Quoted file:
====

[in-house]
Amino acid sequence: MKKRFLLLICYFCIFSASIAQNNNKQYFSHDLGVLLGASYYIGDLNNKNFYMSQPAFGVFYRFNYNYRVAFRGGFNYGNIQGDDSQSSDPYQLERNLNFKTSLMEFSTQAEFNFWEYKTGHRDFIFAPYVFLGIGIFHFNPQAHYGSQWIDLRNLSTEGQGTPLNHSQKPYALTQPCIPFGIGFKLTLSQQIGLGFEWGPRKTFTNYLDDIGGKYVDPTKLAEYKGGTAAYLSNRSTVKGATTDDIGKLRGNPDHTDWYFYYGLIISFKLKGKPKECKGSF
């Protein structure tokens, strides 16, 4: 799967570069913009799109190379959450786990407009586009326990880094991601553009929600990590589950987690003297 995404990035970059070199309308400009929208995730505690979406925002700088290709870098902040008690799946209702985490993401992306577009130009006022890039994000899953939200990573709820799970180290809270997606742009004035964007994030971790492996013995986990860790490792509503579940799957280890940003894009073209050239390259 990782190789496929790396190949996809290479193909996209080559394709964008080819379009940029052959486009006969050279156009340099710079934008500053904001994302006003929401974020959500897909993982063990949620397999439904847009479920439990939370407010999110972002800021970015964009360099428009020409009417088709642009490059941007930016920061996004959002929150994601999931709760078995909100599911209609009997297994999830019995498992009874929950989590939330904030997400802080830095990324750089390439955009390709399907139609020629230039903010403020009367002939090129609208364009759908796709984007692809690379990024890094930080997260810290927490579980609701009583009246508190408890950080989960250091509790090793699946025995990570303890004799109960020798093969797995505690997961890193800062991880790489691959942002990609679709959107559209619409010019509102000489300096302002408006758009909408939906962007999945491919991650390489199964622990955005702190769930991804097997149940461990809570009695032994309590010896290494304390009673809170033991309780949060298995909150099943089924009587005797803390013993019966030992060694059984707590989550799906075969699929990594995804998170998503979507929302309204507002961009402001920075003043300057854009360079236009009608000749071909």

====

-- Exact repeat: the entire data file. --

[in-house]
Amino acid sequence: MKKRFLLLICYFCIFSASIAQNNNKQYFSHDLGVLLGASYYIGDLNNKNFYMSQPAFGVFYRFNYNYRVAFRGGFNYGNIQGDDSQSSDPYQLERNLNFKTSLMEFSTQAEFNFWEYKTGHRDFIFAPYVFLGIGIFHFNPQAHYGSQWIDLRNLSTEGQGTPLNHSQKPYALTQPCIPFGIGFKLTLSQQIGLGFEWGPRKTFTNYLDDIGGKYVDPTKLAEYKGGTAAYLSNRSTVKGATTDDIGKLRGNPDHTDWYFYYGLIISFKLKGKPKECKGSF
């Protein structure tokens, strides 16, 4: 799967570069913009799109190379959450786990407009586009326990880094991601553009929600990590589950987690003297 995404990035970059070199309308400009929208995730505690979406925002700088290709870098902040008690799946209702985490993401992306577009130009006022890039994000899953939200990573709820799970180290809270997606742009004035964007994030971790492996013995986990860790490792509503579940799957280890940003894009073209050239390259 990782190789496929790396190949996809290479193909996209080559394709964008080819379009940029052959486009006969050279156009340099710079934008500053904001994302006003929401974020959500897909993982063990949620397999439904847009479920439990939370407010999110972002800021970015964009360099428009020409009417088709642009490059941007930016920061996004959002929150994601999931709760078995909100599911209609009997297994999830019995498992009874929950989590939330904030997400802080830095990324750089390439955009390709399907139609020629230039903010403020009367002939090129609208364009759908796709984007692809690379990024890094930080997260810290927490579980609701009583009246508190408890950080989960250091509790090793699946025995990570303890004799109960020798093969797995505690997961890193800062991880790489691959942002990609679709959107559209619409010019509102000489300096302002408006758009909408939906962007999945491919991650390489199964622990955005702190769930991804097997149940461990809570009695032994309590010896290494304390009673809170033991309780949060298995909150099943089924009587005797803390013993019966030992060694059984707590989550799906075969699929990594995804998170998503979507929302309204507002961009402001920075003043300057854009360079236009009608000749071909």